The first symptoms that are noticed typically come in the form of the deteriorations of mental abilities or the suffering of a stroke. As the disease progresses, cognitive capabilities continue to decline. This causes patients to experience a loss of short-term memory, the inability to stay focused, and difficulty in making or acting on decisions.

They may also begin to display behavioral changes. Because Binswanger’s disease has a profound affect on cognitive function, the slowing of psychomotor learning is one of the most prominent characteristics. Loss of these skills makes it difficult to move and to remain steady while walking, thus leading to frequent falls.

Difficulty with muscle control often also leads to bladder issues such as incontinence. The loss of the ability to focus makes mundane tasks like making dinner or paying bills almost impossible. Patients with Binswanger’s disease may become easily irritated or may develop a sense of apathy. Frustrated with the decline of their physical and mental abilities, many develop severe depression and become withdrawn and inactive.


Binswanger’s disease develops when the blood vessels that feed the deep tissue and surrounding structures in the brain become blocked. This decrease in blood flow causes the tissues to begin to deteriorate and become irreversibly damaged. Once this occurs, the onset of dementia follows.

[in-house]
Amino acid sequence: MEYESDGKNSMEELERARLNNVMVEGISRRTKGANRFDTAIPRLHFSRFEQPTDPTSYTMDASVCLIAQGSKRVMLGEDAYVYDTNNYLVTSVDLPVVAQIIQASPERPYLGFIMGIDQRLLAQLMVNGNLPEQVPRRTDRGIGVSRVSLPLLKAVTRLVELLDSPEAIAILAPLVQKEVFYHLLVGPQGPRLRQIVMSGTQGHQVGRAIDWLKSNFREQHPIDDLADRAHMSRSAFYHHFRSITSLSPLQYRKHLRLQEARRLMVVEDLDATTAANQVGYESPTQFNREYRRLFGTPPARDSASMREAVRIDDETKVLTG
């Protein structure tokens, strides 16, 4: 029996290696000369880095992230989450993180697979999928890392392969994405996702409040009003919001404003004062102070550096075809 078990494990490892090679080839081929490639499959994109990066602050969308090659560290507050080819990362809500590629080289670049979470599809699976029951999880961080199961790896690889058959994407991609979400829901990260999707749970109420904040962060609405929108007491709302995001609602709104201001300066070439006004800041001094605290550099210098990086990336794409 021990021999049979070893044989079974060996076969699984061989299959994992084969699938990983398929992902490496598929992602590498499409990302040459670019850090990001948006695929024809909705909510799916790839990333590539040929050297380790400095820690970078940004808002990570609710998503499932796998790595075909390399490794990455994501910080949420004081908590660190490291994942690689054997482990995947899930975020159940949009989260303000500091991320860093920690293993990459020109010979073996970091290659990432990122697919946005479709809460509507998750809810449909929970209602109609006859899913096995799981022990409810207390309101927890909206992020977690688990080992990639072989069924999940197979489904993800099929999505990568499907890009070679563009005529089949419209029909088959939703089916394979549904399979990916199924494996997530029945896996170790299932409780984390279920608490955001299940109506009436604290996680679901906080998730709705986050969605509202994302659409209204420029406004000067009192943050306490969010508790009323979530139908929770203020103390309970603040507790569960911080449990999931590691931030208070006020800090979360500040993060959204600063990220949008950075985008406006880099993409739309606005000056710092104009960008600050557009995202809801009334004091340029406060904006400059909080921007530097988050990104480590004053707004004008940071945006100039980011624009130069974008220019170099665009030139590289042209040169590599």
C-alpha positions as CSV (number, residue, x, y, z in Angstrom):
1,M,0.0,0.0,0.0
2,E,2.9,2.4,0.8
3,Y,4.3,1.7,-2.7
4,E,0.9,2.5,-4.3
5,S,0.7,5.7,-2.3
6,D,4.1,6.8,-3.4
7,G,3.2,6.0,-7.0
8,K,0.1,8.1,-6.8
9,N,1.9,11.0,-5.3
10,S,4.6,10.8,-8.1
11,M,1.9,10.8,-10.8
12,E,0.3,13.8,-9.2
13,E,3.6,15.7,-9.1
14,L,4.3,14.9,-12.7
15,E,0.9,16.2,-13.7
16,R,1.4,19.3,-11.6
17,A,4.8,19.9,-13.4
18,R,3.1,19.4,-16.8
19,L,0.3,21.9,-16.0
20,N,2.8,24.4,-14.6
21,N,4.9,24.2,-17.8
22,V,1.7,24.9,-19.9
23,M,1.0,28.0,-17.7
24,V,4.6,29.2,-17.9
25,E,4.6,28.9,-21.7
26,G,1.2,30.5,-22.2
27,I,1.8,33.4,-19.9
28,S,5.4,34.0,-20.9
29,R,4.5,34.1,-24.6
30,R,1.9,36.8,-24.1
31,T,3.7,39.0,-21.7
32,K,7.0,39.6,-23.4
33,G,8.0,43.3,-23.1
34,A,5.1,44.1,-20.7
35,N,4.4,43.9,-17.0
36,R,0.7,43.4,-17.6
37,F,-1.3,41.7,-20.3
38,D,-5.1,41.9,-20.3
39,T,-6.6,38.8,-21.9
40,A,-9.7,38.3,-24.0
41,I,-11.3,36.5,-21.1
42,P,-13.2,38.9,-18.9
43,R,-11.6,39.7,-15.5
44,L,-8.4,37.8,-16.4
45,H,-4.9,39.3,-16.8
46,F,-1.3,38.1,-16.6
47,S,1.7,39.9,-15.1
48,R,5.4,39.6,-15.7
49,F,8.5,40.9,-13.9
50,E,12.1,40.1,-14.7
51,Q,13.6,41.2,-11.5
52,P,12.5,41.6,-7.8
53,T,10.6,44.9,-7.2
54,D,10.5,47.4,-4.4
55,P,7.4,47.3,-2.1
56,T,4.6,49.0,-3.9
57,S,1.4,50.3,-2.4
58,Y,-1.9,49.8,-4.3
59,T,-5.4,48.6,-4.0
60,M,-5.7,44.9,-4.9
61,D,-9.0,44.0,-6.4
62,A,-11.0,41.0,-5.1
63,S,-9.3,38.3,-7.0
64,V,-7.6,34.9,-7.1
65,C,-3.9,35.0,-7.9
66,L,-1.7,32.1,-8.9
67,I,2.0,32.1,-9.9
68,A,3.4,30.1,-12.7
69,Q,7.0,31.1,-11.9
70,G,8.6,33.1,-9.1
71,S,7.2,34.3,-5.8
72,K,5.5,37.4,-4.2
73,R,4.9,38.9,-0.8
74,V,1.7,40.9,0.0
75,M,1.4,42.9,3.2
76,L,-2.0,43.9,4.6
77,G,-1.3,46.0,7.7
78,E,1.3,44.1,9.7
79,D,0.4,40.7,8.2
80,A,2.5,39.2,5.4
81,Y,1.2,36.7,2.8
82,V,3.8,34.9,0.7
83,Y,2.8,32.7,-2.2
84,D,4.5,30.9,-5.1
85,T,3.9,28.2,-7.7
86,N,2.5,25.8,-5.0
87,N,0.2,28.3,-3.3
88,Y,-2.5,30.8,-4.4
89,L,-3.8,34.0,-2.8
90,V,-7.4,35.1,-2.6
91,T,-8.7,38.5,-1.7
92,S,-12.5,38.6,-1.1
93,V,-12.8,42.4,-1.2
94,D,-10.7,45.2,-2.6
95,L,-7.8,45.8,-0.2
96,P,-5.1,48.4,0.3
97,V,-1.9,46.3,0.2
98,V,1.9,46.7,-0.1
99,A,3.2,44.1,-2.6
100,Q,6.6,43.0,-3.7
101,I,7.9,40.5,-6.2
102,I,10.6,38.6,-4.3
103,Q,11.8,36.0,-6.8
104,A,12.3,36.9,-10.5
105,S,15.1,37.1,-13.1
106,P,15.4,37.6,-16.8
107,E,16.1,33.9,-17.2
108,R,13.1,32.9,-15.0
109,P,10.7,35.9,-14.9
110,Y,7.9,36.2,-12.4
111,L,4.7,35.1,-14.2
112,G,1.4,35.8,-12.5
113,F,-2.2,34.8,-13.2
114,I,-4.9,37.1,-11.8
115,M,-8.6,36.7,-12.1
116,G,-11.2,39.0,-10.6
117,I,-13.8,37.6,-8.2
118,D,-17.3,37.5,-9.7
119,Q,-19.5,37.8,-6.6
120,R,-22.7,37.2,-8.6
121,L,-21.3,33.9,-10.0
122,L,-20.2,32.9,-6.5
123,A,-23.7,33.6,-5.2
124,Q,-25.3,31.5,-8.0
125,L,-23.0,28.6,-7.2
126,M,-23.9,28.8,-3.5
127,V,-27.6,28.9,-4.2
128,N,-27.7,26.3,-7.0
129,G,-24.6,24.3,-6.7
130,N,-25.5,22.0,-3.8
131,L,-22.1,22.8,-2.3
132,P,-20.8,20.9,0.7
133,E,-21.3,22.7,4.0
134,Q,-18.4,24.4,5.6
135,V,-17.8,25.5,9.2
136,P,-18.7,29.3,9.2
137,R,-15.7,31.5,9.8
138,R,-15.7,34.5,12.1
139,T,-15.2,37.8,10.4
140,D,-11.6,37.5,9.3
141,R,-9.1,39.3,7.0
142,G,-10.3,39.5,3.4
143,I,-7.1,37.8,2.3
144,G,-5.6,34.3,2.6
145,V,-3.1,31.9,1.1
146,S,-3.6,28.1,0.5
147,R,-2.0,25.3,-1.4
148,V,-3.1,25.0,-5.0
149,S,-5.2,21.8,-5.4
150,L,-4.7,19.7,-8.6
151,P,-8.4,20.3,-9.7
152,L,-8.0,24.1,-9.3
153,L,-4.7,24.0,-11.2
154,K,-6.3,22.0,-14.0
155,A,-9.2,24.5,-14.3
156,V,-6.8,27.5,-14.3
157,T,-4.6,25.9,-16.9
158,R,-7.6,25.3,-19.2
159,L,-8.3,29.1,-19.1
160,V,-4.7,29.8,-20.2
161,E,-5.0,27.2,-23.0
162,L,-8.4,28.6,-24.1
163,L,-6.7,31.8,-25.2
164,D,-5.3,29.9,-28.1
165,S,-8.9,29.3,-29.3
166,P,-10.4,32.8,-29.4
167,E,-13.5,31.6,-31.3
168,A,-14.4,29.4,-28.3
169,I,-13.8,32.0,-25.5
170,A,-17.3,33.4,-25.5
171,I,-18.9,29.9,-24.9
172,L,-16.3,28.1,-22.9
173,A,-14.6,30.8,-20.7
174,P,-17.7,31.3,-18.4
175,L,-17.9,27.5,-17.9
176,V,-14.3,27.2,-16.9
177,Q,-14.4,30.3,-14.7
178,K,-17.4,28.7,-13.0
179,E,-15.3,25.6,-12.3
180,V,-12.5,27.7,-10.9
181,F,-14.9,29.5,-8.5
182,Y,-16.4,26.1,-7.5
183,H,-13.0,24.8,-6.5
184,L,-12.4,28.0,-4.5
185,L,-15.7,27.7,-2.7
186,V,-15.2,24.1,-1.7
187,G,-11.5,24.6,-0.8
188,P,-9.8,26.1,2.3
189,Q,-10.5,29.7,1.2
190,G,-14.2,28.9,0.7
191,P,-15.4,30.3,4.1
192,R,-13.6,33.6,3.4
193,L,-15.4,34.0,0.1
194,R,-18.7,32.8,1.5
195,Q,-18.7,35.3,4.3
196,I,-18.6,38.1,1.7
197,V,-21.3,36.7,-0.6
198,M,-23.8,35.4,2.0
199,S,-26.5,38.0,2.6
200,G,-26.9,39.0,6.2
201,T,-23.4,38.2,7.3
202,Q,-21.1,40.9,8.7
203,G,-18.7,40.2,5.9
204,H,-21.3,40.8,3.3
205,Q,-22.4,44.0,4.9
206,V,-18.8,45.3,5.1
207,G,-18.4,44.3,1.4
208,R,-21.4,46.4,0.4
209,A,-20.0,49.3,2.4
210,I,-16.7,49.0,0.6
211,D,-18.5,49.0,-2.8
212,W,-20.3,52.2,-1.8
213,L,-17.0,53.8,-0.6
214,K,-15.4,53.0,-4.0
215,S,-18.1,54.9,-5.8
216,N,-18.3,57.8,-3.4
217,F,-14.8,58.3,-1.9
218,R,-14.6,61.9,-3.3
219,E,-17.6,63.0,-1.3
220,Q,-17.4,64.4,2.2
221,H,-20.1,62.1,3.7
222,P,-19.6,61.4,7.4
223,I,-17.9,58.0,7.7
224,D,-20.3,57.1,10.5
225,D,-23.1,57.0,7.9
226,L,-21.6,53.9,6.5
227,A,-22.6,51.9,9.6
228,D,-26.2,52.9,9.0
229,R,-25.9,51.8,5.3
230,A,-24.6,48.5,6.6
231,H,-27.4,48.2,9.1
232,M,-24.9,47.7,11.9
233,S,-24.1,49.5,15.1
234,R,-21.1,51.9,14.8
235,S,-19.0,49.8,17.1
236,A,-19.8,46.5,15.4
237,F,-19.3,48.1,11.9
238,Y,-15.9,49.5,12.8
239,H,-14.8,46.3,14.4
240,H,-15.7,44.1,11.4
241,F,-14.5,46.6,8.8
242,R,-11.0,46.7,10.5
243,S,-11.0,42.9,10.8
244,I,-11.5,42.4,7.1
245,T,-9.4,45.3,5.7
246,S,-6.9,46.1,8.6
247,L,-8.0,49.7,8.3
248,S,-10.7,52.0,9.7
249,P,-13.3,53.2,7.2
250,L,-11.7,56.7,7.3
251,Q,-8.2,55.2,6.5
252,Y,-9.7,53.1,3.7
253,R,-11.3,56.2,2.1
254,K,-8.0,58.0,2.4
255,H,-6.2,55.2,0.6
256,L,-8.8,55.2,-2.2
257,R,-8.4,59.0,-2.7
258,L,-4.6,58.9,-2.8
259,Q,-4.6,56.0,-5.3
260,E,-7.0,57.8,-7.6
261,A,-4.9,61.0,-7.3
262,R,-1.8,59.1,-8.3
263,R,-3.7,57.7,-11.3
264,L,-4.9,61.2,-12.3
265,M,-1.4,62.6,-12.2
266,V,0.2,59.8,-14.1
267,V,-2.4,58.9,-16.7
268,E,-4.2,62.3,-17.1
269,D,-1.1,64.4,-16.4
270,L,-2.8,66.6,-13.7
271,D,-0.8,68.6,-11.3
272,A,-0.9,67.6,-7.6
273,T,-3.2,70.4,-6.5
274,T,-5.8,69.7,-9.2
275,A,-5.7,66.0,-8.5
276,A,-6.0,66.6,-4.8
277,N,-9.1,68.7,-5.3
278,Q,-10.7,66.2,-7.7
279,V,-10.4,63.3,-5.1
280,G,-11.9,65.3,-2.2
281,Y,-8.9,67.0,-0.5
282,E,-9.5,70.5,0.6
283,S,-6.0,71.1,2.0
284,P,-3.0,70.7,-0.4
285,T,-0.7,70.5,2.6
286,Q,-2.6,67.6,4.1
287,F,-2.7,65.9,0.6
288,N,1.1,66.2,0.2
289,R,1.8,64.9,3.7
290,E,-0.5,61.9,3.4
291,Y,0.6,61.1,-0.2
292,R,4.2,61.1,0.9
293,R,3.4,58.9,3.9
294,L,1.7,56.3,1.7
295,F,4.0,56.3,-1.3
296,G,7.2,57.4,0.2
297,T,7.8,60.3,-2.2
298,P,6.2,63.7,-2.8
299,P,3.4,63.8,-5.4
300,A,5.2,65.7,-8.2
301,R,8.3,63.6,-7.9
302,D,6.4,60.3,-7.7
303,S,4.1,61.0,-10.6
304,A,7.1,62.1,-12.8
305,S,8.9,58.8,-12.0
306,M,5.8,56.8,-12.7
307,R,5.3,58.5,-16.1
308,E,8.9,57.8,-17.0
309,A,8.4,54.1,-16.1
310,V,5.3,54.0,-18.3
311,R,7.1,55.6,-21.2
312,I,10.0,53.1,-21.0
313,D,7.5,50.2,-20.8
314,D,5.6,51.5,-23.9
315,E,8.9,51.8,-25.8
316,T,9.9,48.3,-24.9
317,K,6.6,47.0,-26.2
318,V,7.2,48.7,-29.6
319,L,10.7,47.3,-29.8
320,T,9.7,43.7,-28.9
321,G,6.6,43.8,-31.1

While the source of the damage initiates from clogged blood vessels, the fundamental source causing such blockage can come from many different sources. These can include aspects of the normal aging processes, chronic hypertension, heart disease, diabetes mellitus, and some hereditary diseases. Constriction and blockage of the brain’s blood vessels can also be caused by smoking, poor nutrition, and other lifestyle factors.

Diagnosis & Tests

Typically patients ultimately diagnosed with Binswanger’s disease begin the process at their primary care physician. Usually there will be some sort of complaint dealing with clumsiness or forgetfulness that is out of character for the patient. The physician will begin by going over the patient’s medical history, then will perform a thorough physical examination.